1. Thanks so much for the kind words! This article was written around the time the series first started and it's fun to watch it grow and change since then. The essence and heart is still there, but it's clear as the show has progressed that the writers have really become comfortable with these characters and have found ways to expand them beyond the simple hobbies or stereotypes from which unfamiliar viewers can easily tell the admittedly large but not too burdensome cast apart from first glance and giving characters other than Lincoln the spotlight. I highly recommend listening to the Loud House writers' episode of the official Nickelodeon Animation Podcast - not only is it a really insightful analysis into The Loud House and its writing process itself, it's really good advice for writing and creativity in general and goes a bit into that process as far as The Loud House was involved - as they put it there, instead of a show about one boy with 10 sisters, it became a show about a big family.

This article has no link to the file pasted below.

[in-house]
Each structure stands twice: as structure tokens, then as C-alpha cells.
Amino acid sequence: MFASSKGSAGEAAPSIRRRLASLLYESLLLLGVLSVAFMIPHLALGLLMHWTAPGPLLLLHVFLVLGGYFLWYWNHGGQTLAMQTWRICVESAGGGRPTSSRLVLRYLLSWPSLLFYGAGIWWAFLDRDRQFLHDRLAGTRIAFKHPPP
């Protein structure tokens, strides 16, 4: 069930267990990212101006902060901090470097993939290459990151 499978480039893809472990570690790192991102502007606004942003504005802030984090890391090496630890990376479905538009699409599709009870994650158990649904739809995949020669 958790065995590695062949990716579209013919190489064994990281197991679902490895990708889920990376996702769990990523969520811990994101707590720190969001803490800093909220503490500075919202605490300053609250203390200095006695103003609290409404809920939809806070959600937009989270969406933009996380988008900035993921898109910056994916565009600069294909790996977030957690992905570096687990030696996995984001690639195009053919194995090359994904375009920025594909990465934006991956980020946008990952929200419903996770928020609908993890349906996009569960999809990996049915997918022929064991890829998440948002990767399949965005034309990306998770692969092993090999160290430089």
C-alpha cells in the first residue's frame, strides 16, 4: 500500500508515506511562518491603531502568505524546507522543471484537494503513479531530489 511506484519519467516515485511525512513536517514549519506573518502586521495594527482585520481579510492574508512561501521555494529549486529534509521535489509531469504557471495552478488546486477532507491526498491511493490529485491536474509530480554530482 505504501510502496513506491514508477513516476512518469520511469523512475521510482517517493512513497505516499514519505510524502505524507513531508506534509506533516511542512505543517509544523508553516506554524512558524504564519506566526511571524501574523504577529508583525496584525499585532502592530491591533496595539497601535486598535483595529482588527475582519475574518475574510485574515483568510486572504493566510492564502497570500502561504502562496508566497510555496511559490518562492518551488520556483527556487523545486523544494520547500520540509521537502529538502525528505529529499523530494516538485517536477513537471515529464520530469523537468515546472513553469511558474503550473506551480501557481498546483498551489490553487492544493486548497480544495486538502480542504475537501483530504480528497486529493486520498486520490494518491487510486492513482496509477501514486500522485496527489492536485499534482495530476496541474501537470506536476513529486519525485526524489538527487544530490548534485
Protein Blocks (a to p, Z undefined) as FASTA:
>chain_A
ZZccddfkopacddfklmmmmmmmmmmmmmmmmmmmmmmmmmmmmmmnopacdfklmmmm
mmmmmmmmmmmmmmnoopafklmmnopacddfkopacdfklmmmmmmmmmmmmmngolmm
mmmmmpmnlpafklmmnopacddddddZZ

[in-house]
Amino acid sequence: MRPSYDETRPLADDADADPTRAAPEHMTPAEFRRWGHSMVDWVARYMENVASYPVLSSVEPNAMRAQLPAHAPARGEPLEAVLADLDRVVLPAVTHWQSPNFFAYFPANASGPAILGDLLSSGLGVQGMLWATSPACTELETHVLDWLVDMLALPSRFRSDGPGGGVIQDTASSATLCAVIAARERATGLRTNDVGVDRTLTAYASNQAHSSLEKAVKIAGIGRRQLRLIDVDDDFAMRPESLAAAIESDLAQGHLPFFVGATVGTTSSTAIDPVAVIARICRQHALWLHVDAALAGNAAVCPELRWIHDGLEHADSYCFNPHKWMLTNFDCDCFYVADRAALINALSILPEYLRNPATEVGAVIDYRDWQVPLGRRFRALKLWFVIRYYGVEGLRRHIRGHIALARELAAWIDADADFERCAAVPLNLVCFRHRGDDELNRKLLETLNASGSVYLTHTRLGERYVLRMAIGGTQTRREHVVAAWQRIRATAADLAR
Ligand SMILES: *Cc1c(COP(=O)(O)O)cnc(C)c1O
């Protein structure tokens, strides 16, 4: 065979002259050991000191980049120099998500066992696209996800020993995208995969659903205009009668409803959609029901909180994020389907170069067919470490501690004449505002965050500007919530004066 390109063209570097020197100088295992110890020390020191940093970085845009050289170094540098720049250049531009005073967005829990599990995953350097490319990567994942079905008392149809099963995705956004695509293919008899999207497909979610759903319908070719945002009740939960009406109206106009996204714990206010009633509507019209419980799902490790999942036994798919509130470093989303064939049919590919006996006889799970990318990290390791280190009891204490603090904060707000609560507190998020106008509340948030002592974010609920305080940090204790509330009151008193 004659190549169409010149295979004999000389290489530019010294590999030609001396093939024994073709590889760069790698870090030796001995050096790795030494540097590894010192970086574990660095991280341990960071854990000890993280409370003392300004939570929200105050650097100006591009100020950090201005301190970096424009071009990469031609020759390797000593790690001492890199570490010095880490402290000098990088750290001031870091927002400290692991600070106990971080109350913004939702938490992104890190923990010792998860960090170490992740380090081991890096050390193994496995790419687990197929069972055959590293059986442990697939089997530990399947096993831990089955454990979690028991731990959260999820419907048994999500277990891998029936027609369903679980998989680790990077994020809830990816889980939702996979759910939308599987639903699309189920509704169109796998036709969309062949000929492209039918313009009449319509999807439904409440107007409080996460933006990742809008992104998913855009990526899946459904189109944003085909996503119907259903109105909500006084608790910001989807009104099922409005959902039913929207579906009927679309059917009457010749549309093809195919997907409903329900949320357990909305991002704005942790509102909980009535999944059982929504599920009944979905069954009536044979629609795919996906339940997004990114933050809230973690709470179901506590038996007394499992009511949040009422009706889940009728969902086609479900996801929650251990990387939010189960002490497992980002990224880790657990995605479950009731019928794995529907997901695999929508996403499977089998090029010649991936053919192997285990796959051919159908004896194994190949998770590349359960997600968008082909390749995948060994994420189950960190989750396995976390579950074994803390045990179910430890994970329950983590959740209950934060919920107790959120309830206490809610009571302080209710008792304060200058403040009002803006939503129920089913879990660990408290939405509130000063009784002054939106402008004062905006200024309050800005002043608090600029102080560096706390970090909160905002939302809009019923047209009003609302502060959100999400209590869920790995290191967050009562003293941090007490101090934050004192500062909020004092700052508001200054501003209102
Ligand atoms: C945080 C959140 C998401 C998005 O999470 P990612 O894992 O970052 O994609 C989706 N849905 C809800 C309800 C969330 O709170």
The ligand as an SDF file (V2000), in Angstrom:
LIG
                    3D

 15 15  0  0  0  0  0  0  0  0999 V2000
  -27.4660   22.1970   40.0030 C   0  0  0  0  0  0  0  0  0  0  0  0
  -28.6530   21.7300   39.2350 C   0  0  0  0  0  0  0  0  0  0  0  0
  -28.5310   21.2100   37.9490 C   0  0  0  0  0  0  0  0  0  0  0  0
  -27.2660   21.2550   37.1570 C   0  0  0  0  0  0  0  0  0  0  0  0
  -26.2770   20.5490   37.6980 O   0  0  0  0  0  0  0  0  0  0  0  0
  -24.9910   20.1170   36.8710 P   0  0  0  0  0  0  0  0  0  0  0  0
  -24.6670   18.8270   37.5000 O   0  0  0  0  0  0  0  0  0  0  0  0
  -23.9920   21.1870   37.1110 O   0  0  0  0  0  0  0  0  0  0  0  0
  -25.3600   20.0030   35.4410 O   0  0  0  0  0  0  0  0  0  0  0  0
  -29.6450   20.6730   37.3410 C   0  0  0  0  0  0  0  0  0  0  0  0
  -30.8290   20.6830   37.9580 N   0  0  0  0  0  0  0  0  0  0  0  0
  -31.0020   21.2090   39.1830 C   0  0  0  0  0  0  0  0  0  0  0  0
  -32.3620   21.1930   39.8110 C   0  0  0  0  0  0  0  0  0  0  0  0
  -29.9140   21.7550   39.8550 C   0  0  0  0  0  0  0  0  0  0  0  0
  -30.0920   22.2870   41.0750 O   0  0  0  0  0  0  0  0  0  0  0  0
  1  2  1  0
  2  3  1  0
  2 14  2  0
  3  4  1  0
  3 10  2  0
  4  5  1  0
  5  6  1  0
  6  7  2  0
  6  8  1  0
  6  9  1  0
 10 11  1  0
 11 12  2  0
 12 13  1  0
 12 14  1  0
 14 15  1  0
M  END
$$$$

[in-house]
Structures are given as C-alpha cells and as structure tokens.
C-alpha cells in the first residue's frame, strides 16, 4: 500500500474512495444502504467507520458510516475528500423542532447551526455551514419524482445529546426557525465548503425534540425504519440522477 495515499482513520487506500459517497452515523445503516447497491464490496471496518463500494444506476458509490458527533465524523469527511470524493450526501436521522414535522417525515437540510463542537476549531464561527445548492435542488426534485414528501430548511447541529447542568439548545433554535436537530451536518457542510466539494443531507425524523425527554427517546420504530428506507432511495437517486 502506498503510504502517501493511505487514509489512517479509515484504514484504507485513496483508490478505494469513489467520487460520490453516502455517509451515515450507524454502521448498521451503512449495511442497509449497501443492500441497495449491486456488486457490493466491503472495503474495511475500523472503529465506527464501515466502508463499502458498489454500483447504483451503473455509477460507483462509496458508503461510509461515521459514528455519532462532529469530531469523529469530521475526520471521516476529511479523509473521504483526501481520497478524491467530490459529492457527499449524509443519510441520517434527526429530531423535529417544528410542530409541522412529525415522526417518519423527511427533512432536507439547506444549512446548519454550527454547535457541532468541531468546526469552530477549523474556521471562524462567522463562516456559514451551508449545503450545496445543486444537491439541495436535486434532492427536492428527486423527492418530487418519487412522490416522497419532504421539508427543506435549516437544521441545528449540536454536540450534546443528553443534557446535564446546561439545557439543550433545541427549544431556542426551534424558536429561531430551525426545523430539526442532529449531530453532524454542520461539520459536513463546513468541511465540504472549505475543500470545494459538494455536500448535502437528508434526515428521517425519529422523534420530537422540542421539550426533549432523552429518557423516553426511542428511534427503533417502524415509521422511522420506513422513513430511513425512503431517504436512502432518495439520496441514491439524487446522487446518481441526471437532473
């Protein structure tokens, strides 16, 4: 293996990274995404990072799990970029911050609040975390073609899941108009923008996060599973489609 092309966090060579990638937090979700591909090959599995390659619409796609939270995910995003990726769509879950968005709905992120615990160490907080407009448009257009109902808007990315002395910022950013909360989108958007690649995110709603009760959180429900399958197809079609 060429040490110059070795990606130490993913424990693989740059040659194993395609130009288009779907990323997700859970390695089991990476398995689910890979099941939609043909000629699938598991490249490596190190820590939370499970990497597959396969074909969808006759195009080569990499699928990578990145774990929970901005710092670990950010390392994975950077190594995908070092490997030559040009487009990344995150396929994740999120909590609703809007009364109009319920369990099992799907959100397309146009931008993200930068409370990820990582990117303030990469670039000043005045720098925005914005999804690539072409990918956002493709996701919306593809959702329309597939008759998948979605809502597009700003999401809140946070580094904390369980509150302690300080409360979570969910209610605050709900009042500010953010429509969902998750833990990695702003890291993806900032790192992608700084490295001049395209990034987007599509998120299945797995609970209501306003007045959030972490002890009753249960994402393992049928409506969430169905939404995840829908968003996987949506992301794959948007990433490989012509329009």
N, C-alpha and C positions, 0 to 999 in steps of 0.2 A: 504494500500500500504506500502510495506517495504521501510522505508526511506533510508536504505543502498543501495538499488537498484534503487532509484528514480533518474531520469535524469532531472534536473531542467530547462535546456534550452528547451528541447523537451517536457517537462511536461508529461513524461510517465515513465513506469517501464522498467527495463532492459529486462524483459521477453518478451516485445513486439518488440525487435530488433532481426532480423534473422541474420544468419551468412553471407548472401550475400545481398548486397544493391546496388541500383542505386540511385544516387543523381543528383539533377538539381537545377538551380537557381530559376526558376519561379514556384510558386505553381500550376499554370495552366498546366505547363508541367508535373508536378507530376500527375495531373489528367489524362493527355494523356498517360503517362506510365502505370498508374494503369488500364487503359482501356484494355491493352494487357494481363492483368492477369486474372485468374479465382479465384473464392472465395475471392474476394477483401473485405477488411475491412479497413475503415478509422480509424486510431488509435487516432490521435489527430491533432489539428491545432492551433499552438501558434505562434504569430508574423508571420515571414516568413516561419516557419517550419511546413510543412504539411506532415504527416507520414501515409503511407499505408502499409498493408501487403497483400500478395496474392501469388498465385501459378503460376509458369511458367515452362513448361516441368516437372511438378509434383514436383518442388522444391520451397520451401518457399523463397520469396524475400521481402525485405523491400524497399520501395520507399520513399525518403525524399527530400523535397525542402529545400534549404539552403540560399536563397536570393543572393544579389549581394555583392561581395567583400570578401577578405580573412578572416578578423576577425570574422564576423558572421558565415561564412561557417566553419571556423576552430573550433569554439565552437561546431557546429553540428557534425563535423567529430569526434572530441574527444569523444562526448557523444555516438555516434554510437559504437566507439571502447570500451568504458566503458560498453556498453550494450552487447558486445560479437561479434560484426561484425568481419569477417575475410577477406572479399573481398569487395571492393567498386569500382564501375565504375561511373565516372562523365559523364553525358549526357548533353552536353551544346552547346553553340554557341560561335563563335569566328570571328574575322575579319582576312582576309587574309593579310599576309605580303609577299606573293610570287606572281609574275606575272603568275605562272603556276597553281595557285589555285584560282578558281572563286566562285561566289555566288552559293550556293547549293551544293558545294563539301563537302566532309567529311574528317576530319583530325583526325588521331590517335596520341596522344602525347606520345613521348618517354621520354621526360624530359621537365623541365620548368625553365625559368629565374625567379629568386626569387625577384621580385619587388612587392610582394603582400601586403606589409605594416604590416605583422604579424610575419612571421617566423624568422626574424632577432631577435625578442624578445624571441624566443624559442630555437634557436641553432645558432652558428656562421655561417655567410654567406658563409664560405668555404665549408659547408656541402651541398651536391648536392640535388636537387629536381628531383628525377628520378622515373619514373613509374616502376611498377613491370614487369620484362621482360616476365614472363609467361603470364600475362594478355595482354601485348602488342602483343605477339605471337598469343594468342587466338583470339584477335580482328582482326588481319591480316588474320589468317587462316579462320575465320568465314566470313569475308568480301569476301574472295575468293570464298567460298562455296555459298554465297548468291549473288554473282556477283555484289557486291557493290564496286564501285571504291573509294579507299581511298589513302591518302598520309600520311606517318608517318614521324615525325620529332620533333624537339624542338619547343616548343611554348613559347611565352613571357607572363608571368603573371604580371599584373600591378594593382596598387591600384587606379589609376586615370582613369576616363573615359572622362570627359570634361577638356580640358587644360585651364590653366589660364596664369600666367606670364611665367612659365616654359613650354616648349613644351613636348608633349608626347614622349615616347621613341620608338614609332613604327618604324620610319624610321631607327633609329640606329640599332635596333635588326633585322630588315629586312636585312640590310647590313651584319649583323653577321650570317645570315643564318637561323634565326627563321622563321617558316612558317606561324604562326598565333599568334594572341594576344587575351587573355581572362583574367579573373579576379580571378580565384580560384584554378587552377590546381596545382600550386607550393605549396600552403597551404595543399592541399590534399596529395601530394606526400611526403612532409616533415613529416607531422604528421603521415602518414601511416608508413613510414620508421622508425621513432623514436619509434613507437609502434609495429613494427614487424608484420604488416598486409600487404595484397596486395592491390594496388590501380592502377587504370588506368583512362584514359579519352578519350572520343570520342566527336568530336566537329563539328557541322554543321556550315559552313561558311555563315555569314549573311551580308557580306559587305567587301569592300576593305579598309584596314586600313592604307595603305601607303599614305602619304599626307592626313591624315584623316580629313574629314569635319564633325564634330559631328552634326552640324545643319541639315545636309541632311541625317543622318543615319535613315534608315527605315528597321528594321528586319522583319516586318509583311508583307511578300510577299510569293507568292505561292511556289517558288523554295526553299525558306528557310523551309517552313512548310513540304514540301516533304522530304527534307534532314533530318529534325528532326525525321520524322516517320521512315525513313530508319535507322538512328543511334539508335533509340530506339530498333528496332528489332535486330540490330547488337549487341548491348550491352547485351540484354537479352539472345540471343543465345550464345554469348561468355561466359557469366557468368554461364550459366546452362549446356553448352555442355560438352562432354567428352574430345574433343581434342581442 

As for this article - I'm still very proud of it and have to write some follow-ups someday, but I do regret giving so much focus on Chris Savino. In retrospect, no one knew, but also like most creators he was the "face" of the show which is why he was given the majority of face time in interviews regarding the show (and since it had just started there were very few sources I could use for my research). I always knew animation was and is a joint effort, though, which is why I intentionally credited the writers and storyboard artists for each segment. I plan to write an article regarding Savino, John Lasseter, and their part in the post-Weinstein revelations and changes in Hollywood as well as how it affects the animation industry in particular.